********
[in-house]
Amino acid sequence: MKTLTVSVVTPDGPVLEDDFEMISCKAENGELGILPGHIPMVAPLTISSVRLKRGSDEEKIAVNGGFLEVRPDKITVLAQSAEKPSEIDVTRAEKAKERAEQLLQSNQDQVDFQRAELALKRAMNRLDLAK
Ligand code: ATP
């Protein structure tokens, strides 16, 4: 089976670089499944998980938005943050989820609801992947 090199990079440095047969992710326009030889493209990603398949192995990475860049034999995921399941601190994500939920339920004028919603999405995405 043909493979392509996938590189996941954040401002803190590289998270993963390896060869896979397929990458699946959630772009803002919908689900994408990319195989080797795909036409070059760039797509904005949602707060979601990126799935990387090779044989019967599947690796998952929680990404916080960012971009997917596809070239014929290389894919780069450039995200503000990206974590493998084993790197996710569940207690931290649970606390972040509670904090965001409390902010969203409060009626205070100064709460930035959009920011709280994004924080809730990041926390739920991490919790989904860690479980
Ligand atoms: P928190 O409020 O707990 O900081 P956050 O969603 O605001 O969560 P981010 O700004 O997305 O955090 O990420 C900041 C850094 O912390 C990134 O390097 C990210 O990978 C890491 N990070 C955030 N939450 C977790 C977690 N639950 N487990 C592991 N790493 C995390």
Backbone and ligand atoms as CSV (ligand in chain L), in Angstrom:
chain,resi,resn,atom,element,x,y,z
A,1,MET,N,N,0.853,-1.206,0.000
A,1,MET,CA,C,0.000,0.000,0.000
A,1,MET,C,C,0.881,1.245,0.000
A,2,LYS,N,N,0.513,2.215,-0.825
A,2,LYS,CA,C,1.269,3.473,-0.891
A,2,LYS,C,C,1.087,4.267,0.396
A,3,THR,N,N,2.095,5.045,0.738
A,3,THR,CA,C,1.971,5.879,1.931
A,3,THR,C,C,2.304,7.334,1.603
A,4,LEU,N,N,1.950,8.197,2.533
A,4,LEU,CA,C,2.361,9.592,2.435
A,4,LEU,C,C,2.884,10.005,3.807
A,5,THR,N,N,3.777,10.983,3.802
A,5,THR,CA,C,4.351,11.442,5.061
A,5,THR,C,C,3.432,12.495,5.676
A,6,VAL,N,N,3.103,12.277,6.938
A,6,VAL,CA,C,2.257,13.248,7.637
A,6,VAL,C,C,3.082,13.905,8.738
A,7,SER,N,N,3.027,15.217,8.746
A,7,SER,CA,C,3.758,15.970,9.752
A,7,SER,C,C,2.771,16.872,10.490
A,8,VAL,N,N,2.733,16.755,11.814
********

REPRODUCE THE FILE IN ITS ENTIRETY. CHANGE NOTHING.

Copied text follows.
[in-house]
Amino acid sequence: MKTLTVSVVTPDGPVLEDDFEMISCKAENGELGILPGHIPMVAPLTISSVRLKRGSDEEKIAVNGGFLEVRPDKITVLAQSAEKPSEIDVTRAEKAKERAEQLLQSNQDQVDFQRAELALKRAMNRLDLAK
Ligand code: ATP
């Protein structure tokens, strides 16, 4: 089976670089499944998980938005943050989820609801992947 090199990079440095047969992710326009030889493209990603398949192995990475860049034999995921399941601190994500939920339920004028919603999405995405 043909493979392509996938590189996941954040401002803190590289998270993963390896060869896979397929990458699946959630772009803002919908689900994408990319195989080797795909036409070059760039797509904005949602707060979601990126799935990387090779044989019967599947690796998952929680990404916080960012971009997917596809070239014929290389894919780069450039995200503000990206974590493998084993790197996710569940207690931290649970606390972040509670904090965001409390902010969203409060009626205070100064709460930035959009920011709280994004924080809730990041926390739920991490919790989904860690479980
Ligand atoms: P928190 O409020 O707990 O900081 P956050 O969603 O605001 O969560 P981010 O700004 O997305 O955090 O990420 C900041 C850094 O912390 C990134 O390097 C990210 O990978 C890491 N990070 C955030 N939450 C977790 C977690 N639950 N487990 C592991 N790493 C995390």
Backbone and ligand atoms as CSV (ligand in chain L), in Angstrom:
chain,resi,resn,atom,element,x,y,z
A,1,MET,N,N,0.853,-1.206,0.000
A,1,MET,CA,C,0.000,0.000,0.000
A,1,MET,C,C,0.881,1.245,0.000
A,2,LYS,N,N,0.513,2.215,-0.825
A,2,LYS,CA,C,1.269,3.473,-0.891
A,2,LYS,C,C,1.087,4.267,0.396
A,3,THR,N,N,2.095,5.045,0.738
A,3,THR,CA,C,1.971,5.879,1.931
A,3,THR,C,C,2.304,7.334,1.603
A,4,LEU,N,N,1.950,8.197,2.533
A,4,LEU,CA,C,2.361,9.592,2.435
A,4,LEU,C,C,2.884,10.005,3.807
A,5,THR,N,N,3.777,10.983,3.802
A,5,THR,CA,C,4.351,11.442,5.061
A,5,THR,C,C,3.432,12.495,5.676
A,6,VAL,N,N,3.103,12.277,6.938
A,6,VAL,CA,C,2.257,13.248,7.637
A,6,VAL,C,C,3.082,13.905,8.738
A,7,SER,N,N,3.027,15.217,8.746
A,7,SER,CA,C,3.758,15.970,9.752
A,7,SER,C,C,2.771,16.872,10.490
A,8,VAL,N,N,2.733,16.755,11.814